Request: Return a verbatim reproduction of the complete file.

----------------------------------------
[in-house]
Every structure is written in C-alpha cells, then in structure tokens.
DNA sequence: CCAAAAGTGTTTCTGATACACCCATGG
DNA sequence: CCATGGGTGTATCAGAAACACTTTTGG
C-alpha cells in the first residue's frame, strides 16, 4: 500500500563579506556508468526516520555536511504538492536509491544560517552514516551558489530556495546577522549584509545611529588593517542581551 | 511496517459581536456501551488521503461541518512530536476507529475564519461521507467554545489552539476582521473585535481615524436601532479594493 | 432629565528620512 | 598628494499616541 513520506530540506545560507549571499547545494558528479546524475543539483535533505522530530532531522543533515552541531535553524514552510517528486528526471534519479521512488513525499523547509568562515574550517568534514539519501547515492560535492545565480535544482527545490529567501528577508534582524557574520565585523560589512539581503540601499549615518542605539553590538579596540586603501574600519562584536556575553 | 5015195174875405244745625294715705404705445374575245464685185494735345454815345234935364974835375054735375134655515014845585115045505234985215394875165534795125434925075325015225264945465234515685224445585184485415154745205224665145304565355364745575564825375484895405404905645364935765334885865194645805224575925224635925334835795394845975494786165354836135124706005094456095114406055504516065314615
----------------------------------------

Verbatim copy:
[in-house]
Every structure is written in C-alpha cells, then in structure tokens.
DNA sequence: CCAAAAGTGTTTCTGATACACCCATGG
DNA sequence: CCATGGGTGTATCAGAAACACTTTTGG
C-alpha cells in the first residue's frame, strides 16, 4: 500500500563579506556508468526516520555536511504538492536509491544560517552514516551558489530556495546577522549584509545611529588593517542581551 | 511496517459581536456501551488521503461541518512530536476507529475564519461521507467554545489552539476582521473585535481615524436601532479594493 | 432629565528620512 | 598628494499616541 513520506530540506545560507549571499547545494558528479546524475543539483535533505522530530532531522543533515552541531535553524514552510517528486528526471534519479521512488513525499523547509568562515574550517568534514539519501547515492560535492545565480535544482527545490529567501528577508534582524557574520565585523560589512539581503540601499549615518542605539553590538579596540586603501574600519562584536556575553 | 5015195174875405244745625294715705404705445374575245464685185494735345454815345234935364974835375054735375134655515014845585115045505234985215394875165534795125434925075325015225264945465234515685224445585184485415154745205224665145304565355364745575564825375484895405404905645364935765334885865194645805224575925224635925334835795394845975494786165354836135124706005094456095114406055504516065314615